Scouting: How to Analyze the Habits of a Player
Evaluating the projectable skills of a player is all about sample size
For the last 3 years, I’ve had the opportunity of helping the McGill Martlets with player evaluation.
I mostly focused my efforts on the CEGEP league, attending dozens of games all across Quebec, each year. Throughout my time at McGill, I had the chance of learning from some brilliant hockey minds and developed a method for streamlining my evaluation process when going to games.
An important thing to remember is that, over time, every scout develops his/her way of doing things. I simply wanted to share my methodology to help newcomers in the field get ideas on how to develop their own approach.
The Use of Advanced Statistics
Whenever I go scouting, I focus on what’s happening on the ice.
However, analytical insights still play a big role in my evaluation of players. My use of analytics is very similar to that of Jack Han as he is the one who taught me how to leverage analytical insights in the context of player evaluation.
This article is focused on my methodology when watching games, but I generally leverage analytics in scouting at 4 different levels:
Level 1: Point Equivalencies/Projections (NHLe-like metrics) – before games
Level 2: Corsi/xG Trend (Play driving metrics) – after games
Level 3: Micro-Stats Breakdown (Event-based metrics) – after games
Level 4: Technical Analysis (Micro-habit metrics) – after games
The First Shift(s)
Even if my focus is on the game, my approach to scouting players has a quantitative basis.
In its simplest form, scouting is a game of sample size. It’s all about observing a player perform an event, a skill or a habit enough times to confidently assess whether it is projectable or not at the next level.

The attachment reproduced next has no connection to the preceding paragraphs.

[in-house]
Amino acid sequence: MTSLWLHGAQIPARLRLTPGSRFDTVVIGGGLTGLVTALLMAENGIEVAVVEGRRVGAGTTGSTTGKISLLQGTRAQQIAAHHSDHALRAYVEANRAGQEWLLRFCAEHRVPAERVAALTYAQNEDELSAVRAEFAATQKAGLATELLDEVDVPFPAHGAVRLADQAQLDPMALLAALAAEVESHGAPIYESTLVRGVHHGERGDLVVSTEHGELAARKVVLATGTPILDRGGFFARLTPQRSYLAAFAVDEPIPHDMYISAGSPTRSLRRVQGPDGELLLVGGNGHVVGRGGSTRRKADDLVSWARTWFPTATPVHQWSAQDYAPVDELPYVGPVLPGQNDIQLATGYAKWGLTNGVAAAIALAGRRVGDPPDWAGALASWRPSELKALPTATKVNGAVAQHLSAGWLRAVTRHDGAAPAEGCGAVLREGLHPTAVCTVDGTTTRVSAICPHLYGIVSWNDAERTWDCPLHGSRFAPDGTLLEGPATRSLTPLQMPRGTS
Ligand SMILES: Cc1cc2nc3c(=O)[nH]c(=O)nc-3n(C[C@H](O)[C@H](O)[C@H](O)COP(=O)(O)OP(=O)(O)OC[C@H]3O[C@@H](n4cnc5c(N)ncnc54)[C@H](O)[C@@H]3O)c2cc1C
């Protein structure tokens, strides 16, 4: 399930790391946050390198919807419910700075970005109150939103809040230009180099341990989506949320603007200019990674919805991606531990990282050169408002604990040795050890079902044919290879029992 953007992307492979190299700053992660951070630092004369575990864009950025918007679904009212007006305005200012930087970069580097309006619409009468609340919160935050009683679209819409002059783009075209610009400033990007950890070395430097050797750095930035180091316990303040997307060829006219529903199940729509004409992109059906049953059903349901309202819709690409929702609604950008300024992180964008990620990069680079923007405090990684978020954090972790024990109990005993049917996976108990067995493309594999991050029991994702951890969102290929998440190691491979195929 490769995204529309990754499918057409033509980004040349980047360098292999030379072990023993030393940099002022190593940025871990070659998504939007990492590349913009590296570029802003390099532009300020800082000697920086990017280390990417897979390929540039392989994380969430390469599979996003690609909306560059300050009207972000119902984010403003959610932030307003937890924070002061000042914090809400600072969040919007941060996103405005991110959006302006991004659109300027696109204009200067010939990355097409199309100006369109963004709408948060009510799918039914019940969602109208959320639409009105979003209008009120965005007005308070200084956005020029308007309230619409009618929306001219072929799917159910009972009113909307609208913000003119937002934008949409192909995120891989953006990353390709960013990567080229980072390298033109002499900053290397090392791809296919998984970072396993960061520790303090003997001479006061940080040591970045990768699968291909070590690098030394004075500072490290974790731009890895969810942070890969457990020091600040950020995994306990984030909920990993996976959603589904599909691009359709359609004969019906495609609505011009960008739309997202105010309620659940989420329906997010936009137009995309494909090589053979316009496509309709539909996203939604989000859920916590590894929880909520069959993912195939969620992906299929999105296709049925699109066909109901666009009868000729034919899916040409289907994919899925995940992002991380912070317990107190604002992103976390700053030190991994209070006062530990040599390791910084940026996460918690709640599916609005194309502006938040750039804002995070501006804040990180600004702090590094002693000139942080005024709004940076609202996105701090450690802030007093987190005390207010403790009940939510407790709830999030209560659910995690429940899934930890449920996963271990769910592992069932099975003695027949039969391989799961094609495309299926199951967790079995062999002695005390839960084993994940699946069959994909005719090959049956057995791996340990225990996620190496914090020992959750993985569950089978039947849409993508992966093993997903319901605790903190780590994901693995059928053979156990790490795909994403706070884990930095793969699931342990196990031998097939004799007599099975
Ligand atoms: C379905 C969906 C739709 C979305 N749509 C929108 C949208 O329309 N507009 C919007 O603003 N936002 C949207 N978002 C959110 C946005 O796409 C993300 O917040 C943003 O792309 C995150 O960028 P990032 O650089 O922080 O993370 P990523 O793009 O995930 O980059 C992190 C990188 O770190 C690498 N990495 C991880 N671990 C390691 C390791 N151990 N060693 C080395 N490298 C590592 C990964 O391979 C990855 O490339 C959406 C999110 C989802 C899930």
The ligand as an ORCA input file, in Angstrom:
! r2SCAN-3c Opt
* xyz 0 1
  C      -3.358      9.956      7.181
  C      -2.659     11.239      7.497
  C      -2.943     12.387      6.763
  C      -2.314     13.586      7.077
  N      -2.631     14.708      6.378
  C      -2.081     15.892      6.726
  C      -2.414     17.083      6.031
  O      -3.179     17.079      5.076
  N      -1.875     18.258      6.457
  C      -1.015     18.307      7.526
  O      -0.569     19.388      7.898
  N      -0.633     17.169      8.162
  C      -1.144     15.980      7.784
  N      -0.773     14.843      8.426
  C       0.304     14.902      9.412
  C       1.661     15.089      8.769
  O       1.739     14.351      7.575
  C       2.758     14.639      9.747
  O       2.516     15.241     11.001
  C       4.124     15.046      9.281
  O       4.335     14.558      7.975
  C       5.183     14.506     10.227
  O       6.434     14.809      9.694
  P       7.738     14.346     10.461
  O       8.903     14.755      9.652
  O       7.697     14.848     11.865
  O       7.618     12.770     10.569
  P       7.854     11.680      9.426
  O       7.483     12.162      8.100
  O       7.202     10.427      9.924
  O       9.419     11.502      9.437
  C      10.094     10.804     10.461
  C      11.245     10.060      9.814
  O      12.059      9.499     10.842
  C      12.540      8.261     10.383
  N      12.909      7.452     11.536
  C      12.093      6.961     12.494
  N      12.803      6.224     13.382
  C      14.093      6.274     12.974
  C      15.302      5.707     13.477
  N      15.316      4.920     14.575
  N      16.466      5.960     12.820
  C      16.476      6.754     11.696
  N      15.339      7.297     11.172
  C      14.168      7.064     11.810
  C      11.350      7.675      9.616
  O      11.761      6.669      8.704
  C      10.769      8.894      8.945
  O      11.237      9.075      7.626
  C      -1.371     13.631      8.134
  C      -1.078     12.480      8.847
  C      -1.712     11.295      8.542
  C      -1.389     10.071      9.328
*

But when going scouting for the first time, it is easy to get overwhelmed by everything happening on the ice simultaneously. That’s why, the key to the first shift(s) is about identifying skills or habits that are important and that players do often.
The importance of habits can be based on a variety of factors and could depend on organizational preferences. But in the technical game that is women’s hockey, there is one skill (set) that is practically mandatory to possess: skating.
By nature, skating is also something that players do often. Inspired by Peter Smith’s approach, that is why, my focus during the first shift(s) of a game is on the skating technique and efficiency of the players I’m there to scout.
Skating technique and efficiency pertains to specific habits such as stride extension, knee flexion, pivot, edge work and crossovers.
Also, a player’s skating habits are almost guaranteed to stay the same throughout a game. It is very rare that a player who has trouble accessing her outside edges at the beginning of a game suddenly learns to skate as smoothly as Kristi Yamaguchi mid-game.
A player might, however, improve her skating technique throughout a season. Thus, even if I have seen a player multiple times already, I always start with her skating to note down any potential improvements.
The Shift Evaluation Process